Historically, the block layers are considered "non critical ", as ones requiring less challenging ground rules.
However, continuous technology-driven scaling has brought these layers to a point, where resolution, tolerance and
aspect ratio issue of block masks now present significant process and material challenges. Some of these challenges will
be discussed in this paper.
In recent bulk technology nodes, the deep well implants require an aspect ratio of up to 5:1 in conventional
resist leading to small process margin for line collapse and/or residue. New integration schemes need to be devised to
alleviate these issues, i.e. scaling down the energy of the implant and the STI deep trench to reduce resist thickness, or
new hard mask solutions with high stopping power to be dry etched.
Underlying topography creates severe substrate reflectivity issues that affect CD, tolerance, profiles and
defectivity. In addition to the CD offset due to the substrate, the implant process induces CD shrinkage and resists profile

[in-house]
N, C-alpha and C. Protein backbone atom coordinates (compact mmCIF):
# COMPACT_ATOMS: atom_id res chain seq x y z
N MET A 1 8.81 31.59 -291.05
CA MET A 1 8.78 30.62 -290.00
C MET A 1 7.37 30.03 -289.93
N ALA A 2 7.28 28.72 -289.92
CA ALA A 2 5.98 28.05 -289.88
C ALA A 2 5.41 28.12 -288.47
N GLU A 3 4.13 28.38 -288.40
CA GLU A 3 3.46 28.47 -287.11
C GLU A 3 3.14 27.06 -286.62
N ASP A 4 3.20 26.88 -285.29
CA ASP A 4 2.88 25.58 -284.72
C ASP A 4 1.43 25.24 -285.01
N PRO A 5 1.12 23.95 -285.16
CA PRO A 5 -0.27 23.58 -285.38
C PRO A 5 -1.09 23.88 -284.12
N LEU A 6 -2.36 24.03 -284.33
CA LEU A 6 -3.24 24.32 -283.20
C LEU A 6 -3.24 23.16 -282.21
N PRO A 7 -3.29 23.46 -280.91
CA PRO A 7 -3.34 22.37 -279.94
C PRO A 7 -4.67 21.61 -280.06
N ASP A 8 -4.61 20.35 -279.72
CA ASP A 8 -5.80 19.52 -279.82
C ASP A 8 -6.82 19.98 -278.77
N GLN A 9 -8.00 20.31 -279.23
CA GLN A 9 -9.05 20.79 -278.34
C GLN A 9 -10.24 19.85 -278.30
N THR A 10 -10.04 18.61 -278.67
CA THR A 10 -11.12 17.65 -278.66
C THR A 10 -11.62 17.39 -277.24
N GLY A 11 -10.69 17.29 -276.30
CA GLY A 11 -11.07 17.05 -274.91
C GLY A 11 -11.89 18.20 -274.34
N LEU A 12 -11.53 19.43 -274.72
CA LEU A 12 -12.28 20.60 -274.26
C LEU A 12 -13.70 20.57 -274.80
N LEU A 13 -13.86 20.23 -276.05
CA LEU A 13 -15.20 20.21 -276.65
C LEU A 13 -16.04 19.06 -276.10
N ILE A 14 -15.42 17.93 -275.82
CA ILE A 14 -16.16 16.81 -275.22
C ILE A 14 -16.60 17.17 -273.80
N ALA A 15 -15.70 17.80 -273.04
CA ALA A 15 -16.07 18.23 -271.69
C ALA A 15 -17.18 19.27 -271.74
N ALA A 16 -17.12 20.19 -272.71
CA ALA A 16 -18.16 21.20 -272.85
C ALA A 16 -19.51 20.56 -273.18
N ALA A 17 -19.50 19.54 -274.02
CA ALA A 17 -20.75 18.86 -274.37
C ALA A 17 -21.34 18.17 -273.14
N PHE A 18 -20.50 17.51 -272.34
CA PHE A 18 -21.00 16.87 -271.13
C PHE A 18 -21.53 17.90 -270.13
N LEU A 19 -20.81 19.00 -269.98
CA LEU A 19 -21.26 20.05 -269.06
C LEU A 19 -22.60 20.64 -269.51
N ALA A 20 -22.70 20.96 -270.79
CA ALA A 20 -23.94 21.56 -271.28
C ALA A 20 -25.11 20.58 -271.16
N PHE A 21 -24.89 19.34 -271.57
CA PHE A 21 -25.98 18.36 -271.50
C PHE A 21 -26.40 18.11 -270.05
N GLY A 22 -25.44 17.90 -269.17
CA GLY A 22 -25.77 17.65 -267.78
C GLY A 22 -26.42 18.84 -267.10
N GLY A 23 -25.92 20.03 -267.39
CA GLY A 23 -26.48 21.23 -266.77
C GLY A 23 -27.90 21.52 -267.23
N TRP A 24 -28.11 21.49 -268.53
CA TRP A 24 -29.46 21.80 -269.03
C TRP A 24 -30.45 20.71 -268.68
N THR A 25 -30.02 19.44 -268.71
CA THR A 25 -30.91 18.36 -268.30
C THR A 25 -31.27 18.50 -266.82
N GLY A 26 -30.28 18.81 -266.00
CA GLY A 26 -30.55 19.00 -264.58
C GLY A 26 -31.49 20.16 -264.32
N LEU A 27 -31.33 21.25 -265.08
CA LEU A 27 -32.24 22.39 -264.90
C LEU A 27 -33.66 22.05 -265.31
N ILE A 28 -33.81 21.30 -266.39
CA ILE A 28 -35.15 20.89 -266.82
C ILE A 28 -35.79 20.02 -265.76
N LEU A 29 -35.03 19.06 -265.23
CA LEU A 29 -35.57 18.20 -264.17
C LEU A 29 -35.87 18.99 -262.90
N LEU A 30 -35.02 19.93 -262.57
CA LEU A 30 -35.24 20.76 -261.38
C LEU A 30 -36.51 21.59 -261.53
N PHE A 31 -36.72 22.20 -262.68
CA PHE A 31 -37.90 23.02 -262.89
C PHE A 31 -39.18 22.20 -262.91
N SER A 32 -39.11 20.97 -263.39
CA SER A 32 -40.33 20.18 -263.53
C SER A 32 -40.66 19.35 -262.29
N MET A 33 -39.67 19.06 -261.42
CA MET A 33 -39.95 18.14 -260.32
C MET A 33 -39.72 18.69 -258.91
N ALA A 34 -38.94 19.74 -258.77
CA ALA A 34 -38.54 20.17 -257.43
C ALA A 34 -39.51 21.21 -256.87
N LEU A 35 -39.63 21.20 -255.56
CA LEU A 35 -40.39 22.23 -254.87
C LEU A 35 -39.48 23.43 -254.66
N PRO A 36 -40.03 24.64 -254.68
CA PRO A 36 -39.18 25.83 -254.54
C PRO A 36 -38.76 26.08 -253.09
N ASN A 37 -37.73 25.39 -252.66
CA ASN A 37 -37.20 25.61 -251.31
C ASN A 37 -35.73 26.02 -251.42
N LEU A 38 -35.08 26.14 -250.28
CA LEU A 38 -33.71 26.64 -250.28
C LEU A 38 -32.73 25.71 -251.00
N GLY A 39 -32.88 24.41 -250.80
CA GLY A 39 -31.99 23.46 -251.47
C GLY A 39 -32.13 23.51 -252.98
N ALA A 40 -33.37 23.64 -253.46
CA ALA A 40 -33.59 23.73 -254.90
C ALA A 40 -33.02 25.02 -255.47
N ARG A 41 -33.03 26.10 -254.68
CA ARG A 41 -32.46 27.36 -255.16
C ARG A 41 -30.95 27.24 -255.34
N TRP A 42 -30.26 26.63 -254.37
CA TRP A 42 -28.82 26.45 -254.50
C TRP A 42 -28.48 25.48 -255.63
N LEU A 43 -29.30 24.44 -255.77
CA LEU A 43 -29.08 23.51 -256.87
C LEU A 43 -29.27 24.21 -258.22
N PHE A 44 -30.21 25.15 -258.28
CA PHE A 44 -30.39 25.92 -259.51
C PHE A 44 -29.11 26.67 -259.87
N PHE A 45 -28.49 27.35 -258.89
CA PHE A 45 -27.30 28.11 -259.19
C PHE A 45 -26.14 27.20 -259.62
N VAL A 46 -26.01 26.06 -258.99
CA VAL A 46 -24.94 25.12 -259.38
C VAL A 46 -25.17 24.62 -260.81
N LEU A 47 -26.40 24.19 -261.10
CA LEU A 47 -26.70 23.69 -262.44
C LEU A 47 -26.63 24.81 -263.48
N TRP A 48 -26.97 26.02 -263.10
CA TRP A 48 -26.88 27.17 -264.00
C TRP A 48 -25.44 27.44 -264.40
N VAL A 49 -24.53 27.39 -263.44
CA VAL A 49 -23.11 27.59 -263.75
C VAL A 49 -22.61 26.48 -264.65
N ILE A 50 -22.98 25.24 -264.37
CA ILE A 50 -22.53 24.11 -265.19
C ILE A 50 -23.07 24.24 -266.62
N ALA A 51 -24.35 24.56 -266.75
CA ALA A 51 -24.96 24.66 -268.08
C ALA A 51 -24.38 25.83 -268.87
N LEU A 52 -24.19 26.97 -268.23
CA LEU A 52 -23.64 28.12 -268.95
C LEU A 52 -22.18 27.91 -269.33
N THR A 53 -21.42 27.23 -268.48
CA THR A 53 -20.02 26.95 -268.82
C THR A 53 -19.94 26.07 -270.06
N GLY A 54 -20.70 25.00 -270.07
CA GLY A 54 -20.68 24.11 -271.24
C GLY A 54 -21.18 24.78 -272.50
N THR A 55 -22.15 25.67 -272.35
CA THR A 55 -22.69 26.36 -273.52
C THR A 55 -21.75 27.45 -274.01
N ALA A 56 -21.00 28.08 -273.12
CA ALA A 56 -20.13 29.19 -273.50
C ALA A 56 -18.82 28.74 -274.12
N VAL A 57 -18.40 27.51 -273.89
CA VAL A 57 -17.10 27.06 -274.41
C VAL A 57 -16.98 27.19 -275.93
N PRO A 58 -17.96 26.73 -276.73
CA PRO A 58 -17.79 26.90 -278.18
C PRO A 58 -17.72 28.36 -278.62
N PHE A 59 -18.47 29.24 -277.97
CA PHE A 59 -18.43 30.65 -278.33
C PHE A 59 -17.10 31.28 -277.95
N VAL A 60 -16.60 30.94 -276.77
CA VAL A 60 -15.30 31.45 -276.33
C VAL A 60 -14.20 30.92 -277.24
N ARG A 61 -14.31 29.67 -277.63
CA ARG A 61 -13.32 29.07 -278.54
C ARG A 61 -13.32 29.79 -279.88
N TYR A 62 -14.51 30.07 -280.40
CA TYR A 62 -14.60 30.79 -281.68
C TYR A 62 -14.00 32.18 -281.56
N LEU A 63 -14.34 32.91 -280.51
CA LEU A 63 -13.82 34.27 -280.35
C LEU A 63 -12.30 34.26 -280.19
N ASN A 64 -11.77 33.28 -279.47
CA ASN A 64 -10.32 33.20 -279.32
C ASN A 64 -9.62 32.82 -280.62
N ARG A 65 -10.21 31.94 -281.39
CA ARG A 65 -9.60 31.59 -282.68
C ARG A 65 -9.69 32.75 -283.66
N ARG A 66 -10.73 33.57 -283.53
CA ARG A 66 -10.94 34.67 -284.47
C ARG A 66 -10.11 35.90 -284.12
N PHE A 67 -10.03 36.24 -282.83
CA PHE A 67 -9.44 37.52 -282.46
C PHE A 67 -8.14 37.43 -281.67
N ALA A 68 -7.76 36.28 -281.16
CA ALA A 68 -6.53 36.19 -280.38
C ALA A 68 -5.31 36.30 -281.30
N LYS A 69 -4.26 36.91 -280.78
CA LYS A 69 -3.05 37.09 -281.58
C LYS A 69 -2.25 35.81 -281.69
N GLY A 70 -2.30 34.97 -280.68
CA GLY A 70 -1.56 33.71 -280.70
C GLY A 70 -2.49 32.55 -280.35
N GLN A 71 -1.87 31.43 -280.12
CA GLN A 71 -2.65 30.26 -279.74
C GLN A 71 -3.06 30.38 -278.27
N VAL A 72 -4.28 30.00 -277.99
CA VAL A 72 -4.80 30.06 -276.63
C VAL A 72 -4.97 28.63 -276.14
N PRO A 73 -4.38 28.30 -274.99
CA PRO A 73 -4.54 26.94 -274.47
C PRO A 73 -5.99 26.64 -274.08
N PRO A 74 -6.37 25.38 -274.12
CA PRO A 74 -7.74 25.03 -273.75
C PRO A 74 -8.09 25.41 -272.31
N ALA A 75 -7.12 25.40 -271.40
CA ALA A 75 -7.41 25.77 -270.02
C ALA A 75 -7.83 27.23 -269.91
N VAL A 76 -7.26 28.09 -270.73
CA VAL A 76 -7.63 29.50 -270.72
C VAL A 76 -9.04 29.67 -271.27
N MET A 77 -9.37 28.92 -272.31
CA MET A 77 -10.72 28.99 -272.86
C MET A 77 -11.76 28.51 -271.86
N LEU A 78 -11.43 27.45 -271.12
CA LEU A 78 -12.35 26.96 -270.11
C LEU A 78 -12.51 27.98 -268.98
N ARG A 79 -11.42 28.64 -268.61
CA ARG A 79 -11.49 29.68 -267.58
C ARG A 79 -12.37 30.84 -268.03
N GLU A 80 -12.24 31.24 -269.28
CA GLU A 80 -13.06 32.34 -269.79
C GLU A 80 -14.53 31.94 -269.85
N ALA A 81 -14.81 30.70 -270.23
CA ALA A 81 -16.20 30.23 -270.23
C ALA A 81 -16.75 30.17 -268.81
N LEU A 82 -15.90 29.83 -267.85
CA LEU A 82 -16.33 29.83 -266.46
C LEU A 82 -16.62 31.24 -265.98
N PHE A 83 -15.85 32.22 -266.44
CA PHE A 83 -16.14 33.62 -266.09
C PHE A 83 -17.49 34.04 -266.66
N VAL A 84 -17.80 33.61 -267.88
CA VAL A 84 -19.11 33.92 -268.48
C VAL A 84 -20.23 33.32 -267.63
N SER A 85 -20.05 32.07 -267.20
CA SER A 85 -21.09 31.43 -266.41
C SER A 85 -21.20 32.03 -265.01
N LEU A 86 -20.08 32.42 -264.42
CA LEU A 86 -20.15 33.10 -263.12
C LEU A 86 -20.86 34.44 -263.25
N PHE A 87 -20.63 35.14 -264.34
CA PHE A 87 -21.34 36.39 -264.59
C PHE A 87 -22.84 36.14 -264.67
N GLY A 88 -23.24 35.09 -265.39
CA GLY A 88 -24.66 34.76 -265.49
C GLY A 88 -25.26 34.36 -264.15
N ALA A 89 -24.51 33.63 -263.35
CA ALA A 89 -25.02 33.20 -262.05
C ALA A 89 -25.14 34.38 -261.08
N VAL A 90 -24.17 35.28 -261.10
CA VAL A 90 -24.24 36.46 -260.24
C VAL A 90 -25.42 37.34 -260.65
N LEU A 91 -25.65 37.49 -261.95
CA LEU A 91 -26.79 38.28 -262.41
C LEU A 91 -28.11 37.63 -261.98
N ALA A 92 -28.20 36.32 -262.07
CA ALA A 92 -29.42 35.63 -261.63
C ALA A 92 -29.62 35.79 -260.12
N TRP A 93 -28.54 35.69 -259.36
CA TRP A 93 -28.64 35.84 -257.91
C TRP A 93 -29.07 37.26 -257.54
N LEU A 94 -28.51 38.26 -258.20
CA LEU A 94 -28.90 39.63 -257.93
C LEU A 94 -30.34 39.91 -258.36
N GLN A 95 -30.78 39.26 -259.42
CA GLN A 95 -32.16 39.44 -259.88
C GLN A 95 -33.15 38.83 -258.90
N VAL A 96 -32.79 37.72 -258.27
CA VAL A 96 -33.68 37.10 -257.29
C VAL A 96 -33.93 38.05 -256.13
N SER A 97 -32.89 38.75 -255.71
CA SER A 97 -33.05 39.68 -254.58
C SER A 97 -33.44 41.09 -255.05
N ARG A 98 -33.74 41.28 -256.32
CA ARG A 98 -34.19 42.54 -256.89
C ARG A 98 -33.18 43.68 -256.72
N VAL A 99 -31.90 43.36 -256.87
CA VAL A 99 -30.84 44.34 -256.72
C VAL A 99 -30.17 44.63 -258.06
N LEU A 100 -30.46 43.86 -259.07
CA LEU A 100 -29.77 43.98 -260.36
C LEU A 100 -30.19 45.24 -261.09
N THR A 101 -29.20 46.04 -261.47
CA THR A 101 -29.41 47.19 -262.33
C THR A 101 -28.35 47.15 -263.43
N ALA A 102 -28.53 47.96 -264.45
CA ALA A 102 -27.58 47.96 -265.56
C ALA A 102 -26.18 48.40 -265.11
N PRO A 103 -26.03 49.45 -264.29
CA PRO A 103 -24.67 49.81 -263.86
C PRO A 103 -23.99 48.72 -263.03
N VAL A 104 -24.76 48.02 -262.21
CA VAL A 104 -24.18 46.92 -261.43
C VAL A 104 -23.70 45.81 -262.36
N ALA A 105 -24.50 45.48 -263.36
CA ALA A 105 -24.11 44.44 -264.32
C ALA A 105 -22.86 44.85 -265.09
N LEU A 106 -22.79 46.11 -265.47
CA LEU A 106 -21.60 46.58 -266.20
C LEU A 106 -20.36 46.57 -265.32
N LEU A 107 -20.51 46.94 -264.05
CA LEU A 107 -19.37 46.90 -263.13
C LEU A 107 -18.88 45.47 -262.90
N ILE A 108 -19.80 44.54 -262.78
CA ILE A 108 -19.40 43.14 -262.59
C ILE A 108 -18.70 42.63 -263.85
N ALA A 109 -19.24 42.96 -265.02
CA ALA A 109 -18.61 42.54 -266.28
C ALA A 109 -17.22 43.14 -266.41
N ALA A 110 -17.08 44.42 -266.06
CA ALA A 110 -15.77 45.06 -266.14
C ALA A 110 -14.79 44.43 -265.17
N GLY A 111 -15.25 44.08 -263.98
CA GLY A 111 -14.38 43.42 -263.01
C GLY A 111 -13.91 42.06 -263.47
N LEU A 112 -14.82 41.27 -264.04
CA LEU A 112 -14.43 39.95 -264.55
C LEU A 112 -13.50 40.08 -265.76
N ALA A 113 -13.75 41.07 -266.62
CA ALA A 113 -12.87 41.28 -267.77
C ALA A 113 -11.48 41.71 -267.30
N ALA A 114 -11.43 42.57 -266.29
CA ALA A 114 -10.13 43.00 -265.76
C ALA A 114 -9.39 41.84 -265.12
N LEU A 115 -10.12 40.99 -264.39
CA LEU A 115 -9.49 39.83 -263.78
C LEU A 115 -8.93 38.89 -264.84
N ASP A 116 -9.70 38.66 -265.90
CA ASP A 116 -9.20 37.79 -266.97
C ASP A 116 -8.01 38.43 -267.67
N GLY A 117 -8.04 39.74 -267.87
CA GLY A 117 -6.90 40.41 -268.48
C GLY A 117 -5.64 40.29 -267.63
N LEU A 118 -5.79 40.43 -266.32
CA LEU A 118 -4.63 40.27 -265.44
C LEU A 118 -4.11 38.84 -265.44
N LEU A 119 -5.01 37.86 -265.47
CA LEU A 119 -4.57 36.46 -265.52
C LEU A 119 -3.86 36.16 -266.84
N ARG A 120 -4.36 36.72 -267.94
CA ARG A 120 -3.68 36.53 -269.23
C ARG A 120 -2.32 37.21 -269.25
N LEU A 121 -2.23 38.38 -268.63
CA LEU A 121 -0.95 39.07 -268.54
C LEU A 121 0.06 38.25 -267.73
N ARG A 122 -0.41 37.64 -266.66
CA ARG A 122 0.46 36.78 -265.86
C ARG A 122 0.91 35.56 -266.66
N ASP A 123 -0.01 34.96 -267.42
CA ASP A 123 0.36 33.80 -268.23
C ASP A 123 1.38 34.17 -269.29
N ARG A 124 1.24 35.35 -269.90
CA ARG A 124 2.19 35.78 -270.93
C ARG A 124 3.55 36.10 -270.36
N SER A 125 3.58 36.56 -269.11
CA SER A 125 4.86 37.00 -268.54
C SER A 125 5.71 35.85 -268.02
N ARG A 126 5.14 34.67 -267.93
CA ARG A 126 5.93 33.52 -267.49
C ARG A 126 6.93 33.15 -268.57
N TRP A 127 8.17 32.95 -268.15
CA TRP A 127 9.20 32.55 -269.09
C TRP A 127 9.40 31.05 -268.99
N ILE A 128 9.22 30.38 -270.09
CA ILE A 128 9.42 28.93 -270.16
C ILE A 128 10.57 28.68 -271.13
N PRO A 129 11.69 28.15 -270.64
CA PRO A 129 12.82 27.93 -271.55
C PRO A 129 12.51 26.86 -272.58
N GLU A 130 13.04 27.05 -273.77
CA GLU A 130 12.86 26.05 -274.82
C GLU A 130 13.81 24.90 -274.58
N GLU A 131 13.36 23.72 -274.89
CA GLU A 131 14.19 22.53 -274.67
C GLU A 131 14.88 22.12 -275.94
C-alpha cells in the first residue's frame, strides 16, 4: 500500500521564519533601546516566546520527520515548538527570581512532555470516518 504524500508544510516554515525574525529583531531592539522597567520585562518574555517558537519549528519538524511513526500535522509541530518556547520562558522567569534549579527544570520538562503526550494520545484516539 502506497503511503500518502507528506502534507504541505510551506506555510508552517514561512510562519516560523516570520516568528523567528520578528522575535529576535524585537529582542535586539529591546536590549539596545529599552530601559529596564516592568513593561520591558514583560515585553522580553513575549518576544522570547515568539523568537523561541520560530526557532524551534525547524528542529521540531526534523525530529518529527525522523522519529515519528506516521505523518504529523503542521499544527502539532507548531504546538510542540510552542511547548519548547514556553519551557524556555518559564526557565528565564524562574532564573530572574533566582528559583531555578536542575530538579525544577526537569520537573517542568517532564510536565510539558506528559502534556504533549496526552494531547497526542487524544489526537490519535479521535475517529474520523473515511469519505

degradation that affects the devices. Minimizing these effects is paramount for controlling implant level processes and
meeting overall technology requirements. These "non-critical" layers will require the development of more complex
processes and integration schemes to be able to support the future technology nodes. We will characterize these process
constraints, and propose some process / integration solutions for scaling down from 28nm to 20 nm technology node.
As patterning of implant layers becomes increasingly challenging it is clear that the standard resist/Top Antireflective
Coating (TARC) process may be soon be limited in terms of its ability to meet implant targets at future nodes. A
particularly attractive solution for patterning implant levels is the use of a Developable Bottom Anti-Reflective Coating
(DBARC). Similar to a conventional BARC, a DBARC controls reflectivity from the underlying substrate by absorbing
the incident radiation thereby minimizing detrimental effects of reflected light. However, unlike a conventional Bottom
Anti-Reflective Coating (BARC) which requires a BARC open etch step, the DBARC is developed with the resist in a
single step leaving the substrate ready for implantation. These properties make DBARC very attractive for implant
In this paper, we report on the development of KrF and ArF DBARCs for implant applications. Our primary interest is
in developing solutions for patterning Post-Gate implant levels. We briefly describe our fundamental design concepts
and demonstrate the concepts are robust as we develop ARTM602 DBARC to address the criteria for a production worthy